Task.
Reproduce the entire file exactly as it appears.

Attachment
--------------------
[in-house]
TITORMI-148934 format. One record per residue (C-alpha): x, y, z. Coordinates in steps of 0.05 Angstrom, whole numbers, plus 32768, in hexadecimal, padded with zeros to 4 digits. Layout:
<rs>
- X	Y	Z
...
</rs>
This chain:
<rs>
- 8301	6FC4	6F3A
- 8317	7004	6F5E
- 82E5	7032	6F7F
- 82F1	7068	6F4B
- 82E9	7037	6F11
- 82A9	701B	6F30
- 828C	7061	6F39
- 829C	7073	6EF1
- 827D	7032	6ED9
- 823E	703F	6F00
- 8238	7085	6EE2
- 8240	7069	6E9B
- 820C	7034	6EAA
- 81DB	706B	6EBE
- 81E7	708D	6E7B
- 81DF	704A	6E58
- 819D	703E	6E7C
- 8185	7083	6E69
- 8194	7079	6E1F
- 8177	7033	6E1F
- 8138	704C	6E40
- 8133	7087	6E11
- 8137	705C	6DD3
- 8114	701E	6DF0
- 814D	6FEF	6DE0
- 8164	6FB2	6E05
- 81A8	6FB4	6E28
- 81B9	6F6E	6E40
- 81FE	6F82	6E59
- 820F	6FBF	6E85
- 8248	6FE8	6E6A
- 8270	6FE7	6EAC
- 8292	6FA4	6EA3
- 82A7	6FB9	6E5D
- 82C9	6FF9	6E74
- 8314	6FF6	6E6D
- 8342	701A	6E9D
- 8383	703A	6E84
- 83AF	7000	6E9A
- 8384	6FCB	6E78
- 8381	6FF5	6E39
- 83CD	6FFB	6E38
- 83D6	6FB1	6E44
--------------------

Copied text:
[in-house]
TITORMI-148934 format. One record per residue (C-alpha): x, y, z. Coordinates in steps of 0.05 Angstrom, whole numbers, plus 32768, in hexadecimal, padded with zeros to 4 digits. Layout:
<rs>
- X	Y	Z
...
</rs>
This chain:
<rs>
- 8301	6FC4	6F3A
- 8317	7004	6F5E
- 82E5	7032	6F7F
- 82F1	7068	6F4B
- 82E9	7037	6F11
- 82A9	701B	6F30
- 828C	7061	6F39
- 829C	7073	6EF1
- 827D	7032	6ED9
- 823E	703F	6F00
- 8238	7085	6EE2
- 8240	7069	6E9B
- 820C	7034	6EAA
- 81DB	706B	6EBE
- 81E7	708D	6E7B
- 81DF	704A	6E58
- 819D	703E	6E7C
- 8185	7083	6E69
- 8194	7079	6E1F
- 8177	7033	6E1F
- 8138	704C	6E40
- 8133	7087	6E11
- 8137	705C	6DD3
- 8114	701E	6DF0
- 814D	6FEF	6DE0
- 8164	6FB2	6E05
- 81A8	6FB4	6E28
- 81B9	6F6E	6E40
- 81FE	6F82	6E59
- 820F	6FBF	6E85
- 8248	6FE8	6E6A
- 8270	6FE7	6EAC
- 8292	6FA4	6EA3
- 82A7	6FB9	6E5D
- 82C9	6FF9	6E74
- 8314	6FF6	6E6D
- 8342	701A	6E9D
- 8383	703A	6E84
- 83AF	7000	6E9A
- 8384	6FCB	6E78
- 8381	6FF5	6E39
- 83CD	6FFB	6E38
- 83D6	6FB1	6E44